Iceland's ice caves are a stunning manifestation of the many elements taking their toll on the island: lava flowing deep in the Earth, glacial melting, and massive amounts of ice moving at snail's pace coming together to create these icy wonders. They're always moving and changing: from one season to the next, the ice caves can become entirely new scenes.
For this reason, it's important to tag along with someone with a deep knowledge of the caves and their current temperament (i.e. a tour guide) when you venture inside of one. Not only are they constantly checking forecasts, they know which tunnels are safe to visit and which are not.
You can only visit these caves during the winter. When the warmer months hit, the caves are natural paths for the melted ice to drain out of the glacier, making them dangerous to enter.
Before you nail down a tour operator, do some digging on the various caves you can visit in Iceland (there are more than you'd think). Once you've found one that lands on your bucket list, find a tour company that offers experiences in the area you're interested in. Happy planning!
Also known as Breiðamerkurjökull, the Crystal Cave is one of the most famous ice caves in Iceland — it's also the largest within Vatnajökull National Park. To get there, you'll need to take a super jeep up onto the glacier. This cave gets its name from the crystal-clear ice it's made up of, but be warned: it'll take your eyes a minute to adjust to the low light so the brilliant blue color you see in photos won't be immediately evident.
There are plenty of tour operators that offer adventures into the Crystal Cave. Glacier Journey is a local favorite and offers a number of tours around the cave.
Eyjabakkajokull Ice Cave
Head to the east highlands for a peek at this cave deep in the Eyjabakkajokull glacier. Given that you can only access it during the wintertime, make sure you book a visit with a guide who's equipped with a super jeep, or a vehicle that can handle the tough conditions of the highland roads during the wintertime.
The blue ice cave is very remote, meaning fewer crowds. You just have to find it first!
Northern Lights Ice Cave
The Northern Lights Ice Cave was only accessible to visitors for one winter, but the wavy pattern of the ice and the way it tossed light around the room inspired its name.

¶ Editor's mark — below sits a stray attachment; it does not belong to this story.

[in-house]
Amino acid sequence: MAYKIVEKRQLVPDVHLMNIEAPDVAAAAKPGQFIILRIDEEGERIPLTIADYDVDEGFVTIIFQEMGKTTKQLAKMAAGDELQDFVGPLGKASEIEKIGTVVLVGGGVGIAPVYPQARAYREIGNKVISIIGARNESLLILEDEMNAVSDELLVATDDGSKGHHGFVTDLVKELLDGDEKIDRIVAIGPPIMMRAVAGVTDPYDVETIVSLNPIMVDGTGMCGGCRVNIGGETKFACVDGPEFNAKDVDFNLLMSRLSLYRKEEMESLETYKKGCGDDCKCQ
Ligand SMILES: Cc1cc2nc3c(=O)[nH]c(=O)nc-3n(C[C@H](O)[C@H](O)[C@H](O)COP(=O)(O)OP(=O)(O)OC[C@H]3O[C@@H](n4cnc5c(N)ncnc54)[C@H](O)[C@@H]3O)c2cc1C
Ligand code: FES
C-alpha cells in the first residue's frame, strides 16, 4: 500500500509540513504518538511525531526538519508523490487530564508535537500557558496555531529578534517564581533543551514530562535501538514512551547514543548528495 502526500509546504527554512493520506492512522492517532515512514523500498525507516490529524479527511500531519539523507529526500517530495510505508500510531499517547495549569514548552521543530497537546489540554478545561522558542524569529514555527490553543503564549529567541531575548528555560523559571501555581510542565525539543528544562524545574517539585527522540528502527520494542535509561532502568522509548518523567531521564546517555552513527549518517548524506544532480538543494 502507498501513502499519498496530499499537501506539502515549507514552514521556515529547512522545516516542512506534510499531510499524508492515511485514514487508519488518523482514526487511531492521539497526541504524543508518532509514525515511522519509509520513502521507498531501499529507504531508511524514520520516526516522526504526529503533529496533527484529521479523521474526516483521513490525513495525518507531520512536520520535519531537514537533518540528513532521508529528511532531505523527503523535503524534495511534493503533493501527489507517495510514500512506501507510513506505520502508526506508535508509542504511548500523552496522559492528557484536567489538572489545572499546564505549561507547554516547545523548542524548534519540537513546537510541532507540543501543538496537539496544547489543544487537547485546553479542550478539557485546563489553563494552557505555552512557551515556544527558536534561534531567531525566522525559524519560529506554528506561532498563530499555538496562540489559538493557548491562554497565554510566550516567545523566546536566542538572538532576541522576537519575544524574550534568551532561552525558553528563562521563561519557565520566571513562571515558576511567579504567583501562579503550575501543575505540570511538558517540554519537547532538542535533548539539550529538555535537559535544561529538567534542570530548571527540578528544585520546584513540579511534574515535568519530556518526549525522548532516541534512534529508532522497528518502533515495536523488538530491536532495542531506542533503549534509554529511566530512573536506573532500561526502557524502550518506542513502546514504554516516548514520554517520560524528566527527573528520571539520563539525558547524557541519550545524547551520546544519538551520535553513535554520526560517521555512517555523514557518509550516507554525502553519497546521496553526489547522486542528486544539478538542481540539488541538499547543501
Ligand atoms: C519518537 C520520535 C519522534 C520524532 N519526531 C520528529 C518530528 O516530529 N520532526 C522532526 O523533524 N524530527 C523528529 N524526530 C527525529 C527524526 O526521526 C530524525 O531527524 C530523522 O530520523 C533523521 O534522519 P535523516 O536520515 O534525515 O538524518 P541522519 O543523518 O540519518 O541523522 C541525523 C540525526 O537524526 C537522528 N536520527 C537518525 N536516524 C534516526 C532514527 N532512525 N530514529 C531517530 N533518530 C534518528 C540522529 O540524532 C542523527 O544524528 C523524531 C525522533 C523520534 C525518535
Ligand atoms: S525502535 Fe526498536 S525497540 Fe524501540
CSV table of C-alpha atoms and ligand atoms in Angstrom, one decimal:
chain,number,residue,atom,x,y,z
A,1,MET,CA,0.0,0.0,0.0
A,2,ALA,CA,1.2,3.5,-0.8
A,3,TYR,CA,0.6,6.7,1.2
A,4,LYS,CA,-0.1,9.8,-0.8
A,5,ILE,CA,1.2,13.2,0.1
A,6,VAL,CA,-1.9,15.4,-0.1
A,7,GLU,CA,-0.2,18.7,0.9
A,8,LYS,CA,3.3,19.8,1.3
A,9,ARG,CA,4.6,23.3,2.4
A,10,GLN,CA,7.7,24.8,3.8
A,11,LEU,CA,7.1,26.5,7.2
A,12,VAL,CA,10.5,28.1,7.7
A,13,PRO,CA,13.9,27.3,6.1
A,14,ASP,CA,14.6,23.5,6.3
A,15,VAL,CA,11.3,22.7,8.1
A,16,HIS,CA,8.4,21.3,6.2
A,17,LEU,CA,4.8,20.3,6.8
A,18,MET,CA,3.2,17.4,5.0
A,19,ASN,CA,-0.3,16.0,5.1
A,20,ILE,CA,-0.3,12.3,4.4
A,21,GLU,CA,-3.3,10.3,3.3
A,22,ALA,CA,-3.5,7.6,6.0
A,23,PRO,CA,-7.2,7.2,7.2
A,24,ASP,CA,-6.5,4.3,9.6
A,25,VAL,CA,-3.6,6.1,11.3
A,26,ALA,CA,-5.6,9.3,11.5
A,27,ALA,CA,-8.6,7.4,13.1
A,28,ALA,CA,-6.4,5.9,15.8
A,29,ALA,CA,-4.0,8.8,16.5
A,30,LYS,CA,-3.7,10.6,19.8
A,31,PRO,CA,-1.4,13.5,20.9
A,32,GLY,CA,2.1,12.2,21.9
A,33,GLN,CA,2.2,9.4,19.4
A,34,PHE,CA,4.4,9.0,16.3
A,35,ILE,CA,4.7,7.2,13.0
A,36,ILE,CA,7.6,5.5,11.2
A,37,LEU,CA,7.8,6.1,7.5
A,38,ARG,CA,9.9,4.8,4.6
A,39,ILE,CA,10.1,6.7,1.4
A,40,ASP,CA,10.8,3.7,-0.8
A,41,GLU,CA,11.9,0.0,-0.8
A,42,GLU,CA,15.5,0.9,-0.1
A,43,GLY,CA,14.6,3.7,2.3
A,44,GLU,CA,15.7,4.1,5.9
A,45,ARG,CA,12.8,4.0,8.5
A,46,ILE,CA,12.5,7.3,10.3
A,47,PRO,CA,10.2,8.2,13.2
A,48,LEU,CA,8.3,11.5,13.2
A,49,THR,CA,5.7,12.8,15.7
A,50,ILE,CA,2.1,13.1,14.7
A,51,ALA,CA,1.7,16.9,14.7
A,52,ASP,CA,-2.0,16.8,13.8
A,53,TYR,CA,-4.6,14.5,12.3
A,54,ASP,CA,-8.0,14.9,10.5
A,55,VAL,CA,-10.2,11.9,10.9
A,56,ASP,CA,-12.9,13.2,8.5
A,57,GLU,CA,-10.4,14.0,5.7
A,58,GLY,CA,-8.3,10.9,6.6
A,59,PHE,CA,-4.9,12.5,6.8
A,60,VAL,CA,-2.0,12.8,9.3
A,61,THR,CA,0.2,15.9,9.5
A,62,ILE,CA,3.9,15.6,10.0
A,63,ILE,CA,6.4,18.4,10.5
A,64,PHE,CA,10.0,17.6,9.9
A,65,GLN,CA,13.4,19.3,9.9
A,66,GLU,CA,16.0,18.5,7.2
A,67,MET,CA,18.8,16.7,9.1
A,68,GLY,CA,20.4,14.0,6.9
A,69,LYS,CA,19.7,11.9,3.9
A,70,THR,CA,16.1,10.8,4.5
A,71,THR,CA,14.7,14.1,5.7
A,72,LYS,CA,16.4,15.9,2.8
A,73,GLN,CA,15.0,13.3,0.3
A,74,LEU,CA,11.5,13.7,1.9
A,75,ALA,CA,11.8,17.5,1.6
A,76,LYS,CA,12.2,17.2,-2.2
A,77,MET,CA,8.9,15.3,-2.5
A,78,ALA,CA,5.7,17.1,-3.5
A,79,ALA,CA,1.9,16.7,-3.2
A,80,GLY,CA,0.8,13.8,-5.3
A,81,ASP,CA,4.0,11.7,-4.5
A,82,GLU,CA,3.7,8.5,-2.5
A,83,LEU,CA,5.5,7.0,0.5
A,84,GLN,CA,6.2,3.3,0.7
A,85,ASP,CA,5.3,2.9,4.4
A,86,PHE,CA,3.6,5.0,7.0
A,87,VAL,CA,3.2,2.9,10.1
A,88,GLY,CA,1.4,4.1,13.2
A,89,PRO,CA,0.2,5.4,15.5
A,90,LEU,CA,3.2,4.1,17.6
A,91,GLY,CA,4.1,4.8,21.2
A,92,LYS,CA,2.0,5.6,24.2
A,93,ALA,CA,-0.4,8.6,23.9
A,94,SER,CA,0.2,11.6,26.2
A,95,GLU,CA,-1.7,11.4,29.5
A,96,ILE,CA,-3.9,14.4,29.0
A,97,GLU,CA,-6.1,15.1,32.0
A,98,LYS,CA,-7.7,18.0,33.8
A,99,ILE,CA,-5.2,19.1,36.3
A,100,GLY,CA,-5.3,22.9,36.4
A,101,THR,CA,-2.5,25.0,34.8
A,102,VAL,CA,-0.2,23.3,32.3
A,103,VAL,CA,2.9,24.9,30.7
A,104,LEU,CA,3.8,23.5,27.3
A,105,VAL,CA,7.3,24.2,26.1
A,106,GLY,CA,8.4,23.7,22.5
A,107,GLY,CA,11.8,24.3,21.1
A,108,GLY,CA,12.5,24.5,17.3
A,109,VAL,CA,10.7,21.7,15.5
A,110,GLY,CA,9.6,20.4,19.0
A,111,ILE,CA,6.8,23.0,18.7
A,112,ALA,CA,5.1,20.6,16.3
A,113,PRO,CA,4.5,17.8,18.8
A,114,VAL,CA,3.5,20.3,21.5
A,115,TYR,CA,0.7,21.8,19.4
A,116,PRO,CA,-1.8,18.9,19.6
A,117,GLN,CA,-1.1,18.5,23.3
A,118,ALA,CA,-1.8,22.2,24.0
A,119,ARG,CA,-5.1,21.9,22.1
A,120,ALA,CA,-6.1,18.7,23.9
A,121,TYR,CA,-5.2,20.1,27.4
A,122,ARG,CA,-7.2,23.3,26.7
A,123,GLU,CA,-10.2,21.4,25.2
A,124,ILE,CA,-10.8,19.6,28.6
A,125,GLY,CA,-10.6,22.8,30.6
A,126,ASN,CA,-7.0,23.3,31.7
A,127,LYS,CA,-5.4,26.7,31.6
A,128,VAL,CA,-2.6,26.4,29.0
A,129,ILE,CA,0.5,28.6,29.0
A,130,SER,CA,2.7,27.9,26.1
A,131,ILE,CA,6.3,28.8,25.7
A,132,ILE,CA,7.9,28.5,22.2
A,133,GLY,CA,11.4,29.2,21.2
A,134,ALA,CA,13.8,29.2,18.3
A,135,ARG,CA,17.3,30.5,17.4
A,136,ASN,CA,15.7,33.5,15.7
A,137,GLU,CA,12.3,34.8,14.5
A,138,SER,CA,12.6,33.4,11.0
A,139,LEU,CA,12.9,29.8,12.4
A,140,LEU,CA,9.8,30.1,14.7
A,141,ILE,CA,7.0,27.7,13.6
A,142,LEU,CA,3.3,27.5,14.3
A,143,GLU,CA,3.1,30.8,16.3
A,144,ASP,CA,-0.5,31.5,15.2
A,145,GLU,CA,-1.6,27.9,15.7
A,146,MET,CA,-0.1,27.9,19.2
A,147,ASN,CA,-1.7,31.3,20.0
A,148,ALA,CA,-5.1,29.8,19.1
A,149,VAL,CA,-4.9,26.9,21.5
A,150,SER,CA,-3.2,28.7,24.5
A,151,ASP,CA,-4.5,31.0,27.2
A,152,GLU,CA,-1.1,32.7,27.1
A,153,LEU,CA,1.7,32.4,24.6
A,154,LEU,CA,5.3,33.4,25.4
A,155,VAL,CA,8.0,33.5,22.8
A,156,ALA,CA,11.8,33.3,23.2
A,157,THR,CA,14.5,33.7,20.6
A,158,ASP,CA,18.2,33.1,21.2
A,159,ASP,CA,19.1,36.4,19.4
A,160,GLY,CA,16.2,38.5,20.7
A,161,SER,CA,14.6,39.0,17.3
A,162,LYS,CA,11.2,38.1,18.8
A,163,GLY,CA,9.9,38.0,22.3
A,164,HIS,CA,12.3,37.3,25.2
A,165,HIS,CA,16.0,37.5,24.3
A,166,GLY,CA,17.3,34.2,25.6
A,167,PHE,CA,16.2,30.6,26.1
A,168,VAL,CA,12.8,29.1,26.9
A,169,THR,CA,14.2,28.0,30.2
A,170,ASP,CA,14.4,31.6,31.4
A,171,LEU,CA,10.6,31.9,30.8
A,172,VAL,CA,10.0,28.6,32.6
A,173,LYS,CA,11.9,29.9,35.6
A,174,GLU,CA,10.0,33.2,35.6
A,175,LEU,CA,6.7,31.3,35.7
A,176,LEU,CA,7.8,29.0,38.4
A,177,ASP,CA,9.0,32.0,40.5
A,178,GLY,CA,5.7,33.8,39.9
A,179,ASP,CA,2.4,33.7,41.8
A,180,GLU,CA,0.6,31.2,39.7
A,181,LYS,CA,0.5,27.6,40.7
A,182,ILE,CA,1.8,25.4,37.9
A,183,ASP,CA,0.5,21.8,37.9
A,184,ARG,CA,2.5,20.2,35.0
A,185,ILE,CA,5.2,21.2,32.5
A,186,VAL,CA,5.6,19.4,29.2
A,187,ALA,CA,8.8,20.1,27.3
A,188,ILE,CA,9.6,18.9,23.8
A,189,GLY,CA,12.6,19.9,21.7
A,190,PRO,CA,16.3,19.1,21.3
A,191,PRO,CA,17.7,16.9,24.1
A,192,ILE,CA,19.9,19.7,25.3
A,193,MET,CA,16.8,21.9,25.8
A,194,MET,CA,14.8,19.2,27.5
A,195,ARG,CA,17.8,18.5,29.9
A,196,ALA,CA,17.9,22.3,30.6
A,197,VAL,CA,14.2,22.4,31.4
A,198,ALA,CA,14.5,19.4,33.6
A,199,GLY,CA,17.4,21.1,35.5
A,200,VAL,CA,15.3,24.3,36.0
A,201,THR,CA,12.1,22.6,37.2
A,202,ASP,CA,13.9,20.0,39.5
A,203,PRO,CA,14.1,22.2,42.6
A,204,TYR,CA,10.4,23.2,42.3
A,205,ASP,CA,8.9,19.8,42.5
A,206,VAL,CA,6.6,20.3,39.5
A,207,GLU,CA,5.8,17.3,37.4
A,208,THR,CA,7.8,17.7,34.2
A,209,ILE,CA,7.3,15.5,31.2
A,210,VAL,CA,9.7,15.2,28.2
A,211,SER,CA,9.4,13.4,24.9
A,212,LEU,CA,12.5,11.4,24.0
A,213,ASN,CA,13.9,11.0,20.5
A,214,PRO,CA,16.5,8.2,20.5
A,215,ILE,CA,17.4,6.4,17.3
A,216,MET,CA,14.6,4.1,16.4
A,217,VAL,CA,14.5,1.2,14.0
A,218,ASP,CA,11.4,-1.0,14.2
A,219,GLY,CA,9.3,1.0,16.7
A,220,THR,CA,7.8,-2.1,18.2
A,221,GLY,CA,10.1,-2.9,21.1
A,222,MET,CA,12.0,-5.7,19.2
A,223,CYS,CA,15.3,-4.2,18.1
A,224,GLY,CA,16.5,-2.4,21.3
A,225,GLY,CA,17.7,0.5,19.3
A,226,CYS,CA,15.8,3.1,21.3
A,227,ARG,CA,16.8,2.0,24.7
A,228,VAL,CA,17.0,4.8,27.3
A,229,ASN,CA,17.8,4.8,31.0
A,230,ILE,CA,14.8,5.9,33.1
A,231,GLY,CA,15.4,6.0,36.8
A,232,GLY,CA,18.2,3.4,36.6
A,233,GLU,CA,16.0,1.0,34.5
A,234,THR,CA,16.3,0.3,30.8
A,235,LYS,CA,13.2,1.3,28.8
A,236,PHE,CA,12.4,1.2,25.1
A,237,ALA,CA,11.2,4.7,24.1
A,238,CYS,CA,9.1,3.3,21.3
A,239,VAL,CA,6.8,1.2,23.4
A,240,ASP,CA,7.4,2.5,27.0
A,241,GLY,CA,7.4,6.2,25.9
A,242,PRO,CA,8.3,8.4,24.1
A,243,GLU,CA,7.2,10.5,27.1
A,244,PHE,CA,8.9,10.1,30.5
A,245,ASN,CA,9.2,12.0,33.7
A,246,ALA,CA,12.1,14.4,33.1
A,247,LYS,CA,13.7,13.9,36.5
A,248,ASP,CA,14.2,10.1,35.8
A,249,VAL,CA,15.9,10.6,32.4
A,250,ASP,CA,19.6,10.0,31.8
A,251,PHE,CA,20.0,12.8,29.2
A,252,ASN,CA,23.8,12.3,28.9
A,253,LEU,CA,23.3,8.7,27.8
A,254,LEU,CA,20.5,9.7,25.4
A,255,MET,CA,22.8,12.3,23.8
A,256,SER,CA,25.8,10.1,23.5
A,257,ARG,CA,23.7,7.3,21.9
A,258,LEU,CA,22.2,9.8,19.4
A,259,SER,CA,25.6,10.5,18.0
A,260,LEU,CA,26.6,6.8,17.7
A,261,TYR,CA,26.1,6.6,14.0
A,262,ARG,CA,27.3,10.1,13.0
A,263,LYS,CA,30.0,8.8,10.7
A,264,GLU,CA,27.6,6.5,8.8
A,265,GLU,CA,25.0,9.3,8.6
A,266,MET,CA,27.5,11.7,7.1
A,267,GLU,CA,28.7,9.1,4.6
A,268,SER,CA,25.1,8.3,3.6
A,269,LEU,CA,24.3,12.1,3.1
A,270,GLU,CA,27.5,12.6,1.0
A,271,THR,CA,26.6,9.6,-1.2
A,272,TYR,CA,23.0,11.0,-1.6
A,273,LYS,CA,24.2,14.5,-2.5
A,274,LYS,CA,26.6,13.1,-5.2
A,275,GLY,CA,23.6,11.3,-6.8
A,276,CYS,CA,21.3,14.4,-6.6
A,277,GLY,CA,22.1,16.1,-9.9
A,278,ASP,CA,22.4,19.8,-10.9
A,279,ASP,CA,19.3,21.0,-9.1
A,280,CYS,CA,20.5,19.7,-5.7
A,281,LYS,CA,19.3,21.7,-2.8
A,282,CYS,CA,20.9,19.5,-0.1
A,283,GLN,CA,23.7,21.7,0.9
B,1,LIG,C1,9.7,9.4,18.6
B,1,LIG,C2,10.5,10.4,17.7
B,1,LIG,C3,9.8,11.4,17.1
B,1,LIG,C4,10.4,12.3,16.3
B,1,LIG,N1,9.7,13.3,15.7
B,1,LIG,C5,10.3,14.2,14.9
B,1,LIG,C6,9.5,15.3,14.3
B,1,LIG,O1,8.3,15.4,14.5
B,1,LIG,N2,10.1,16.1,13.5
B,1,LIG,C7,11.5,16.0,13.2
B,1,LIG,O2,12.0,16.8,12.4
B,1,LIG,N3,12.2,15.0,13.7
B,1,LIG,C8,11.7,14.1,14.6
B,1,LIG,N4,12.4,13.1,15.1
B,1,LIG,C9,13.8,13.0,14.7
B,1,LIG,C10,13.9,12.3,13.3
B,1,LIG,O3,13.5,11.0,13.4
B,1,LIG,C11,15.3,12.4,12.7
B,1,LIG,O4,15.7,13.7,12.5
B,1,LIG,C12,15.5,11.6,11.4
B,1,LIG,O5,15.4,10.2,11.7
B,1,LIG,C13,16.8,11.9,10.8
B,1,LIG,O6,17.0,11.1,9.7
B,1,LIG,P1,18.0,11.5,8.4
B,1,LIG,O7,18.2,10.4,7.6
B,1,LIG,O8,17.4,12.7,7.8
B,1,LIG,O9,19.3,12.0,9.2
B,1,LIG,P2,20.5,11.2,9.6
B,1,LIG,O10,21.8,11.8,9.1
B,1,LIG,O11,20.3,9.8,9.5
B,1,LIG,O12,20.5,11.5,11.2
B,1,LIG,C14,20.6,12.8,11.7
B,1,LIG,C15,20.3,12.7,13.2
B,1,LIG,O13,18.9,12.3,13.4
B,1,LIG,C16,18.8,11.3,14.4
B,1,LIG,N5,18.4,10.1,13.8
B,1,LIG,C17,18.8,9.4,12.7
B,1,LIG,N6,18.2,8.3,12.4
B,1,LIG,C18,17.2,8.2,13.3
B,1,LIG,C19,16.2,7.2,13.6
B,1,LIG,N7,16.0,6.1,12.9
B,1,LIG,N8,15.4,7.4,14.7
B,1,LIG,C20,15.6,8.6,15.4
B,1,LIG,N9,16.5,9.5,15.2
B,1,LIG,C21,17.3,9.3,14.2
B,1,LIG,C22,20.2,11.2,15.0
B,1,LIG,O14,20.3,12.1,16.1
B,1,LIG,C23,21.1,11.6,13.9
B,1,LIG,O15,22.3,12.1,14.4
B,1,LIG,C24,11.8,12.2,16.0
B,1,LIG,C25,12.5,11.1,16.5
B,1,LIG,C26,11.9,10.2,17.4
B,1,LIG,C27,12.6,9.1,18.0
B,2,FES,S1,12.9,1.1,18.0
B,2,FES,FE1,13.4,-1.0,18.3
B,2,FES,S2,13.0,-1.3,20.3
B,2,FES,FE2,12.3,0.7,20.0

It's not uncommon for ice caves to have a short lifespan given how hard it is to track the glacial melting. Despite it's one-year run, the Northern Lights Cave was a popular tourist attraction when it was around.
Waterfall Ice Cave
Ice caves come and go and while the Waterfall Ice Cave is not currently accessible, there are hopes that it will return again in the near future. Like the Crystal Cave, the Waterfall Ice Cave is also located on Vatnajökull.
This particular cave was unique because it was formed by a river that flowed into the glacier, as opposed to a river that exited the glacier. When it was accessible, the ceiling was very low, but if you followed the river into the cave, you would find a small waterfall at the end of it.
Katla Ice Cave
Of all the ice caves on this list, Katla is the only one you can visit during the summertime. It's also much easier to get to from Reykjavik (it's about half the drive compared to the caves in Vatnajökull).
You won't find the same blue ice at Katla, but you will find black ice, which is a whole other sight to be seen. The caves are small, some requiring you to crawl on all fours, but the waterfalls along the way make it all worth it.
Svínafellsjökull Ice Cave
Right at the edge of Skaftafell National Park, you'll find the 22-foot entrance of the Svínafellsjökull Ice Cave. It may start out larger-than-life, but keep walking back and you'll soon be crouched in a space no taller than four feet high.
Only accessibly in the wintertime, Visit Vatnajokull offers tours into this ice cave.
Kverkfjoll Ice Cave
Geothermal activity underneath the Earth's crust is to thank for this incredibly hidden ice cave. Kverfjoll is incredibly difficult to access and you certainly don't want to try and do so without a guide.
Located in the north, Kverfjoll is split into two sections: Hveradalur ( the upper ice caves) and the Jökulsá á Fjöllum spring (the lower ice caves). Something truly special happens in this cave system: Underneath the glacial ice, you can see a hot-water river running through the cave.
Álftafjörður Ice Cave
Located in the Westfjords, the opening of the Álftafjörður Ice Cave opens up over a stunning expanse of mountains and skyline.
The fjord region is also known for whale watching and other wildlife spotting, so once you're done exploring the ice cave, plan a hike toward the water.
Langjokull Ice Cave
Langjökull is Iceland's second-largest glacier and its ice cave has pretty spectacular coloring. The natural cave is black and the ice ceiling is striped with ash. But the best part may be the bright blue "ice river" that runs along the ceiling.
There are also some manmade ice caves branching off of the natural cave. About those tunnels: They've been used to host concerts during the Secret Solstice Festival and there's even a chapel carved into the ice in one of them.
Rumor has it a tour guide from Snowmobile.is stumbled upon the opening to the original ice cave at Longjokull after leading tours on the glacier. The original cave has since collapsed, but a new one appeared in its place.
Lofthellir Ice Cave
Don't be tricked: this ice cave is technically classified as a lava cave — one that's more than 3,500 years old. But when the ice meets the natural lava sculptures, all definitions go out the window because it's just too cool to miss.
You can find Lofthellir at Lake Myvatn in northeast Iceland. Massive ice columns reach from the floor to ceiling in some spots — but be prepared to squeeze through some tight spots to find this ice cave. There are a handful of tours that leave from Akureyi, like Saga Travel Geoiceland.